Gently lapping waves along stretches of pristine white beaches, a sea that changes colours several times a day, it would be hard to believe that you are in India. But a visit to the Andaman Islands situated at the norther entrance to the Malacca strait, completely transforms people’s ideas about beaches in India.
I landed in Port Blair but ended up going to several islands that make up this lovely archipelago. So, if you’re in the mood for island hopping, you could follow my itinerary.
Powder white beaches, blue and green water, flaming sunsets, snorkelling, scuba diving and delicious seafood make this without doubt the top choice. This island reminded me of South Goa with narrow roads and green fields on either side, dotted with tiny shacks and houses.
Radhanagar beach, also called Beach Number 7, is absolutely pristine with white sand and mangroves on the other side. No wonder Time Magazine rated this beach as one of the most stunning beaches in Asia! I loved the absence of habitation next to the beach and was mesmerised by the sunsets here. That picture of the flaming orange sun that repaints the entire landscape, as it sinks into the sea will be forever etched in my mind.
Take a 40-minute boat ride from Havelock to Elephant, another popular beach that’s known for its stark beauty and water sports. Opt for a glass bottom boat to view the corals with myriads of colourful fish under the crystal-clear waters. It’s a magical experience. For me it will always remain special because this was the first time that I tried snorkelling. Although, my attempts were only a moderate success, but glimpses of the stunning underwater world, made the effort truly worthwhile.
After spending a couple of days in Havelock, I headed to Ross Island via the capital Port Blair. It’s about 20 minutes away and is perfect for a leisurely day trip. This former administrative headquarters of the British administration, once boasted of lovely architecture in splendid colonial clubs, bungalows and a church but unfortunately much of it lies in ruins today because of a massive earthquake in 1941.
The five beaches on this lovely island are not just gorgeous; they have a calm, relaxed pace that is best experienced as you explore them on a bicycle. Now again I have regrets – I was not that good at riding a bike, so I made myself a promise to return after learning how to cycle. Even if you can’t cycle, the beaches are within easy reach of each other and I managed to move from one beach to another with ease. This is a popular spot for scuba diving with plenty of colourful corals. Beach No 2 has a lovely natural bridge formation made up of rocks that stands in stark contrast to the blue sea.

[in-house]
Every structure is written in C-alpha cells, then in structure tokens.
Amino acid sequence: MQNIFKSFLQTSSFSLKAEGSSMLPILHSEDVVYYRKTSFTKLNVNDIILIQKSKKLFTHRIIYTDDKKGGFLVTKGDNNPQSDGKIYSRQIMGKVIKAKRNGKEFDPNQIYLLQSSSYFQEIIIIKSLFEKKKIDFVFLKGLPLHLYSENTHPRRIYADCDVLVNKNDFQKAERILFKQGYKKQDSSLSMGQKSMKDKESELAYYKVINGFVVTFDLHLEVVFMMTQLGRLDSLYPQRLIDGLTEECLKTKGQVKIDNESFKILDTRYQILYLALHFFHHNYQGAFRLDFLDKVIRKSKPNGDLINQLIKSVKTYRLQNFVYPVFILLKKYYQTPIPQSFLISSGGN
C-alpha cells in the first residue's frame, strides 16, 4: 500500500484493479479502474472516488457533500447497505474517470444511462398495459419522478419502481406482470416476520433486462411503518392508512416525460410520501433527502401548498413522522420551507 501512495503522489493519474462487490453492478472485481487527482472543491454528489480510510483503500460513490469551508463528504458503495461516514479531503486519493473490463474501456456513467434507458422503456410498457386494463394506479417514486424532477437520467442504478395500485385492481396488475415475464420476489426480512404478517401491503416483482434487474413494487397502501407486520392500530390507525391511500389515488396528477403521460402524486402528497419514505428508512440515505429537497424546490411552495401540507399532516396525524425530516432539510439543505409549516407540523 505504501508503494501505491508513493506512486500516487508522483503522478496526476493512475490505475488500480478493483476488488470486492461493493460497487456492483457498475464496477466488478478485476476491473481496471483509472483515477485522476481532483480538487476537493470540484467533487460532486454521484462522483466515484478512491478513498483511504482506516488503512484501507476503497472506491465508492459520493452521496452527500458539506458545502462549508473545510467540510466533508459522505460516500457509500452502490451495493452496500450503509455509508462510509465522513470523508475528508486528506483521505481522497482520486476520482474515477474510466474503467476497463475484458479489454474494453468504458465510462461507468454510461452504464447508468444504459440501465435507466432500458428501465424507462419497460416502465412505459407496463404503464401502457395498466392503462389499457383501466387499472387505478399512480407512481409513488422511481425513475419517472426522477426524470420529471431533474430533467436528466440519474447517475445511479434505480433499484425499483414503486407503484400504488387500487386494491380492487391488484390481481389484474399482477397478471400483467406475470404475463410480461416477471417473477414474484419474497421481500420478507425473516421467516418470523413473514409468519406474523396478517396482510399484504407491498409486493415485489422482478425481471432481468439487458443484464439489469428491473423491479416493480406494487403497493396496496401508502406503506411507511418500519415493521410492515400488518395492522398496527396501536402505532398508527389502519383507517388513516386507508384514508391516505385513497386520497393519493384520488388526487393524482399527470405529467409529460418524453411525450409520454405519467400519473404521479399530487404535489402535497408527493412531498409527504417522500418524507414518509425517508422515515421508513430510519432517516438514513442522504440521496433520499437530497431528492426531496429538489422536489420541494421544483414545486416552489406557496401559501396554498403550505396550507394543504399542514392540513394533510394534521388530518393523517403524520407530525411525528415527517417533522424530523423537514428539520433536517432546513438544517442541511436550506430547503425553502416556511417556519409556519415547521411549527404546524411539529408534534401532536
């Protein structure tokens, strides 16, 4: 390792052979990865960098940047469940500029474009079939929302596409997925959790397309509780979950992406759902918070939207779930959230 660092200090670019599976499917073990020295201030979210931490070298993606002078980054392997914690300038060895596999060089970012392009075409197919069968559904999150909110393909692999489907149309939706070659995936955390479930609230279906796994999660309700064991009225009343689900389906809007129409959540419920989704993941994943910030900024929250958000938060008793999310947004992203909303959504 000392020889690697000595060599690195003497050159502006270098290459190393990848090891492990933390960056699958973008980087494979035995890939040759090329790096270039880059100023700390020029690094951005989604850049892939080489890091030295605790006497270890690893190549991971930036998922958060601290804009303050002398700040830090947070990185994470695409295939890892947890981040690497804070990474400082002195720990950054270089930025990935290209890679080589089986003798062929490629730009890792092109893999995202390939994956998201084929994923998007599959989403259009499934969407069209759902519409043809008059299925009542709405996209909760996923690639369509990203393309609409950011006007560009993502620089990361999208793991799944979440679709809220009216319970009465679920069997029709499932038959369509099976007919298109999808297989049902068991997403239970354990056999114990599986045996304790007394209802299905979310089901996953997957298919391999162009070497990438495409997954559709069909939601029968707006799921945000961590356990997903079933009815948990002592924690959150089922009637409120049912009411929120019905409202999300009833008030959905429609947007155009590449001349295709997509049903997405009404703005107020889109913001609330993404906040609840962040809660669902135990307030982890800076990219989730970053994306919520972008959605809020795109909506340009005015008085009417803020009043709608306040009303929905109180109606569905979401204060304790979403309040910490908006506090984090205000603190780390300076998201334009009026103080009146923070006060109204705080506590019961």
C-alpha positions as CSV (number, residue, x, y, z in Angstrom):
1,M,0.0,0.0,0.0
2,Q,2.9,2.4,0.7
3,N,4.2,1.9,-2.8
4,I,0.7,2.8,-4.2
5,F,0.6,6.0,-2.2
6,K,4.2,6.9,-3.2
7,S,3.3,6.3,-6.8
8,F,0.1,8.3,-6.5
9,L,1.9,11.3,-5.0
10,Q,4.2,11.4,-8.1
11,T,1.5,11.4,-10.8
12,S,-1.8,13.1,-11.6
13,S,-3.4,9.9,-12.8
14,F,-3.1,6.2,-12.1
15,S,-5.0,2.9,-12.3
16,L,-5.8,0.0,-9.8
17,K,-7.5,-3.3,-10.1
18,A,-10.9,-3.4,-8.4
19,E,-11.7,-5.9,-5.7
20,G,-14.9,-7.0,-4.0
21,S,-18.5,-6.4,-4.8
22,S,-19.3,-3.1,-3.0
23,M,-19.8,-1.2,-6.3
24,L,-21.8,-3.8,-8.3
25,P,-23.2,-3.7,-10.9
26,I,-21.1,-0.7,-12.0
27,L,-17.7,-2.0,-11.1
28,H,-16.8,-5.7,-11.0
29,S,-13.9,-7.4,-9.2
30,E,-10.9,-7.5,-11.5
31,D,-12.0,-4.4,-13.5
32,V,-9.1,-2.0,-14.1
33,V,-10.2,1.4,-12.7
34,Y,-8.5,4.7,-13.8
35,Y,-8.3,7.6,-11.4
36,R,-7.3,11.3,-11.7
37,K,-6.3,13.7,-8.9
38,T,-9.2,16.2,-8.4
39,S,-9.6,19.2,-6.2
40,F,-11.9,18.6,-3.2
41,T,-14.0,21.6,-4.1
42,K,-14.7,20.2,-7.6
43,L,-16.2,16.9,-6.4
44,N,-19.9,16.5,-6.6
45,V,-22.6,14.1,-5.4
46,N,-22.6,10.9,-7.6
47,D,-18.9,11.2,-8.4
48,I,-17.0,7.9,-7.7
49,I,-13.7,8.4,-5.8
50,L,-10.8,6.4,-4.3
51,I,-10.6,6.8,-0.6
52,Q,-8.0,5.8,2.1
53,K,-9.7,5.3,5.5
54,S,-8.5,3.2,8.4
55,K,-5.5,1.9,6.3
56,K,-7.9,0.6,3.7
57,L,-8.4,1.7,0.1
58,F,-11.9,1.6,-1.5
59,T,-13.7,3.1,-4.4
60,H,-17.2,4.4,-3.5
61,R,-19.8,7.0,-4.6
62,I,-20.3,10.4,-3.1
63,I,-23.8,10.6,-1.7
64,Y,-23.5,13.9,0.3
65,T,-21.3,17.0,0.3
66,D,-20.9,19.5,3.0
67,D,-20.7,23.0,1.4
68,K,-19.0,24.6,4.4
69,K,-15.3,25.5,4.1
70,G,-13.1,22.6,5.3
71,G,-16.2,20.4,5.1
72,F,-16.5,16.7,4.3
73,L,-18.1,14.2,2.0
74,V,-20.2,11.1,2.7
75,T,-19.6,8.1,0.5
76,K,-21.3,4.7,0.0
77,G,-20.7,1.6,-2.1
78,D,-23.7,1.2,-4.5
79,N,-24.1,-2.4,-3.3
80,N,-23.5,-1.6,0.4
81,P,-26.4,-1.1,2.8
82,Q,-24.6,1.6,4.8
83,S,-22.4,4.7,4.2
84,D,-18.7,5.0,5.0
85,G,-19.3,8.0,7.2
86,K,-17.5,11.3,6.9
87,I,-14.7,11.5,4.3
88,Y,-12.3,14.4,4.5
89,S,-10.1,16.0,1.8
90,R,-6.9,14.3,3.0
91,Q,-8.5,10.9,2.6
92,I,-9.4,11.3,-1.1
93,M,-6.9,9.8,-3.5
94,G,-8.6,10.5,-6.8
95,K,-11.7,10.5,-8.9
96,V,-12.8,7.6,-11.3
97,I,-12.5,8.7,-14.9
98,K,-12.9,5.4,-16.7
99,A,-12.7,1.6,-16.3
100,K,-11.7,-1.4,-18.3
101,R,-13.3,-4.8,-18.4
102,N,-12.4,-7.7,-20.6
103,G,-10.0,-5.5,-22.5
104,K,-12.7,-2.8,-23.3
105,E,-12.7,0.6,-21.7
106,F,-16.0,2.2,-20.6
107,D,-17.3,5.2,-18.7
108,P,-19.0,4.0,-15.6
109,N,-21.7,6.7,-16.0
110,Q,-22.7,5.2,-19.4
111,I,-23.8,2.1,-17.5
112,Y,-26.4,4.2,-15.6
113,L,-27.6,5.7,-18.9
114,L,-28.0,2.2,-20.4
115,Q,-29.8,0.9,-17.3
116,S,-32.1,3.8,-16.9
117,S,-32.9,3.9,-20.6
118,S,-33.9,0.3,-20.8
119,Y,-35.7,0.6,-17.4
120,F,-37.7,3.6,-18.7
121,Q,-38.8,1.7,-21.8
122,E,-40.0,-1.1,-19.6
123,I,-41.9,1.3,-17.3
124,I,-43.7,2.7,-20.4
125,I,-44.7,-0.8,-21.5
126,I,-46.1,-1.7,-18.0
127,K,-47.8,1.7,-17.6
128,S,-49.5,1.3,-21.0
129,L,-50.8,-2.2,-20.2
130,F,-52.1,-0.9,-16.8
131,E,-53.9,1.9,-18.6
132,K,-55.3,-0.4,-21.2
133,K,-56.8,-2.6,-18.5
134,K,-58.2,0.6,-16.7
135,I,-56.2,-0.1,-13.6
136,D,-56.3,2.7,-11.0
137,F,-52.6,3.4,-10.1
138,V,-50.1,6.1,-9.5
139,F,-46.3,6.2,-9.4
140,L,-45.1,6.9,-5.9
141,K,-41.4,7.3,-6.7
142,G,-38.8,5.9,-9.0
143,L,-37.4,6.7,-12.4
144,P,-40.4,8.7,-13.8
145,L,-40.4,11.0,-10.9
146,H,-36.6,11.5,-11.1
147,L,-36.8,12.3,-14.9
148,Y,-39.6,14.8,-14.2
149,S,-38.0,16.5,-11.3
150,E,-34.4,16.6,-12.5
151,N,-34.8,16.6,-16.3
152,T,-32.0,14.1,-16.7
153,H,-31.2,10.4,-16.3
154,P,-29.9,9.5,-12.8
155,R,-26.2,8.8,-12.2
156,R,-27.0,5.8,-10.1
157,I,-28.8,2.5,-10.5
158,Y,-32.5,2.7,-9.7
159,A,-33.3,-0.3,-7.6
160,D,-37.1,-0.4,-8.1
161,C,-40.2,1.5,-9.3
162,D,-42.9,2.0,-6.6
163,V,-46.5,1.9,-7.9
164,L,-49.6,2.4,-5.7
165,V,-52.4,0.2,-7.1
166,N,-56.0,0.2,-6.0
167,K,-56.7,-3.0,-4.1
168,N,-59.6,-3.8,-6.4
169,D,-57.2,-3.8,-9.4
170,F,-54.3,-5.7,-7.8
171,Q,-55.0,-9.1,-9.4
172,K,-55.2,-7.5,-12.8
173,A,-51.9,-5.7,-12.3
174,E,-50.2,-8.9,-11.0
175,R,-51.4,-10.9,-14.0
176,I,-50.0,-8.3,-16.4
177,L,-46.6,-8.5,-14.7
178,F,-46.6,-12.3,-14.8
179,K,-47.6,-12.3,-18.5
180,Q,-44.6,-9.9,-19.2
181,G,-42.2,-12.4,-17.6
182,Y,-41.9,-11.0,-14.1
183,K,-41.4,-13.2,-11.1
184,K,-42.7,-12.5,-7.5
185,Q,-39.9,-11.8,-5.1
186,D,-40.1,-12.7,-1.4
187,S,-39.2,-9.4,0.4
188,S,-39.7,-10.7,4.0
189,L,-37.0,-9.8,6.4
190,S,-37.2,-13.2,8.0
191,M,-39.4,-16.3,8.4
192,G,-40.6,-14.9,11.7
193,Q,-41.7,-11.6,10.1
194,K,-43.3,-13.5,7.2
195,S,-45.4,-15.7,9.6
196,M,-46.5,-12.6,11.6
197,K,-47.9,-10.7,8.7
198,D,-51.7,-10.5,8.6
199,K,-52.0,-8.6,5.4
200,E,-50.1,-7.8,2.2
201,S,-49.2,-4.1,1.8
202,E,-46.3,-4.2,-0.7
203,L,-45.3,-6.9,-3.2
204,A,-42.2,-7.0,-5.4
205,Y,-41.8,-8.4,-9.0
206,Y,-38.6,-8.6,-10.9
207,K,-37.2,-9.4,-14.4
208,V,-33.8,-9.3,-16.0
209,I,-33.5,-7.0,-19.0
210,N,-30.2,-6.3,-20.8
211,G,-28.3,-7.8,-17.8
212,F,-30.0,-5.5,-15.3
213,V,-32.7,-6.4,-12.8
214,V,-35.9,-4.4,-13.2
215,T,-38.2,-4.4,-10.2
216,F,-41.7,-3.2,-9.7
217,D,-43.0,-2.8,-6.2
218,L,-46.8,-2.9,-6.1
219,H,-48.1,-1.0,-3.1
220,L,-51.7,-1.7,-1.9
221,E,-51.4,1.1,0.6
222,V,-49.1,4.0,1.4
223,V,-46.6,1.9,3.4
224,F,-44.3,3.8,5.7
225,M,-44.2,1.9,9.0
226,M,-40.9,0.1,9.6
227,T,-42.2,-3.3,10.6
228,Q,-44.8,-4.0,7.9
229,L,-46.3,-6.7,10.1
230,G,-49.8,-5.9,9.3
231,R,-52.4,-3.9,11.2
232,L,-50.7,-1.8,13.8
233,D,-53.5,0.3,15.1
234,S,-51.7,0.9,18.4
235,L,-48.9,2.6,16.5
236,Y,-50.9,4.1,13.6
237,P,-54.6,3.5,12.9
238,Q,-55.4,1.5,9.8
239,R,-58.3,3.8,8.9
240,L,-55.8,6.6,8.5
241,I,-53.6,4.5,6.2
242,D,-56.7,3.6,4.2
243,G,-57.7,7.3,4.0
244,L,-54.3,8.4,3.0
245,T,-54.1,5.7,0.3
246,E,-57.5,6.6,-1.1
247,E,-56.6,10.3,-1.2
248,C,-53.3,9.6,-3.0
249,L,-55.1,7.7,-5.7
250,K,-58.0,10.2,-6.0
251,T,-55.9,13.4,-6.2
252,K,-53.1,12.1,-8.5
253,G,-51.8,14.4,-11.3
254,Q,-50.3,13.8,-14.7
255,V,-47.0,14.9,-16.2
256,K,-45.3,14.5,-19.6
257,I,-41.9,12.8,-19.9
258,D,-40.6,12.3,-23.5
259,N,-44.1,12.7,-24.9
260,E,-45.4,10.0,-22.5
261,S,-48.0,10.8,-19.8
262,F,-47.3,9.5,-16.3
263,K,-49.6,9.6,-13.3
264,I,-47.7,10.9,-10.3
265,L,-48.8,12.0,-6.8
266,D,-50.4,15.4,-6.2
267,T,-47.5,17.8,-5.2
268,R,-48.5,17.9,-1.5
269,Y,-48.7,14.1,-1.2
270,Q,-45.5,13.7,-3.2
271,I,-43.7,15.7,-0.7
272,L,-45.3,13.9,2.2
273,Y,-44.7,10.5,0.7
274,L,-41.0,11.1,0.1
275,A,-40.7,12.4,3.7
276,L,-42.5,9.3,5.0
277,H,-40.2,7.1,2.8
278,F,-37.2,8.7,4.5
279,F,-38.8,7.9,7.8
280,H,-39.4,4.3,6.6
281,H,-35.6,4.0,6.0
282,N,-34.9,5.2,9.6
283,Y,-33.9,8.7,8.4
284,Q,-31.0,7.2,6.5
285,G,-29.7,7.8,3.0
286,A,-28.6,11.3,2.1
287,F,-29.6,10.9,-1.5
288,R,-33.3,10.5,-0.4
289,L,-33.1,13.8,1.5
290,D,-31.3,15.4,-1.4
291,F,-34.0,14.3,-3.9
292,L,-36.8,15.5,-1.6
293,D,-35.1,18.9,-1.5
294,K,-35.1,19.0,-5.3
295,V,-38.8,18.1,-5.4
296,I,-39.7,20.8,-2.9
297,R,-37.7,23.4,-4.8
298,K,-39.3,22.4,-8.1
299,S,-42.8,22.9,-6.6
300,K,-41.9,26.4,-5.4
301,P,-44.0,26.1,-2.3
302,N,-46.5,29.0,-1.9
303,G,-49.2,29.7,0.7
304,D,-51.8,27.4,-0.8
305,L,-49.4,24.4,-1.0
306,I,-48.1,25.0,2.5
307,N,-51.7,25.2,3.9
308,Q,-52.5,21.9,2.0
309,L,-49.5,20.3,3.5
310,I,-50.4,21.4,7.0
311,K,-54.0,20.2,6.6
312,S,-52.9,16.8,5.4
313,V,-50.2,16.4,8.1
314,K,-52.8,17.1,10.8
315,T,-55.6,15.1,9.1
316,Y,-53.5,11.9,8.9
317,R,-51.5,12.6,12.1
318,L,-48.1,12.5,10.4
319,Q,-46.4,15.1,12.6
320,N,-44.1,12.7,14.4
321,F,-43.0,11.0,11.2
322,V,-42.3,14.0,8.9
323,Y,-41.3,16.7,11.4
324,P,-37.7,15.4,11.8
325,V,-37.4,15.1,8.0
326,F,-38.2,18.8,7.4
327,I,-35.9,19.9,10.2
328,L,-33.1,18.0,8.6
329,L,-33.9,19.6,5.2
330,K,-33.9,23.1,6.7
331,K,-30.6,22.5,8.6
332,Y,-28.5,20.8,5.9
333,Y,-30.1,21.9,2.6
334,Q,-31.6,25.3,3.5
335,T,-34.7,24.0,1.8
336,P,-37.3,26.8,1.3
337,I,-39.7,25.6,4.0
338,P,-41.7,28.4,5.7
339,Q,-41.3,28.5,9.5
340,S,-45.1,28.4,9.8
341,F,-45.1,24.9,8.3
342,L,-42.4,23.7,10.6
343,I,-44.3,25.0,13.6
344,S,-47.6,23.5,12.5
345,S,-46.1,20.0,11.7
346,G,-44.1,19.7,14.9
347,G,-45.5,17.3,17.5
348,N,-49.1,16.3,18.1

The drive to this island, located about 100km from Port Blair, is one of the highlights of any visit to the Andamans. It goes through a reserve forest area, part of which is home to the ancient Jarawa tribe, one of the last few remaining tribes in the Andamans region. Their numbers have plummeted, and they had virtually no contact with the outside world, but the Great Andaman Trunk Road that passes through that area is making them venture out. I was surprised to see some of them during my drive –although tourists are banned from halting and speaking to them or offering them food.
There are some interesting limestone caves in the vicinity, that visitors can explore. It is the boat ride through the dense mangrove forest that excited me more although the caves themselves were a little underwhelming.
As I packed my bags to return home I couldn’t stop thinking of the emerald green waters and the stunningly colourful world in it. I just had a glimpse of this magical world and I made a promise to myself – I will return and this time with improved snorkeling and cycling skills!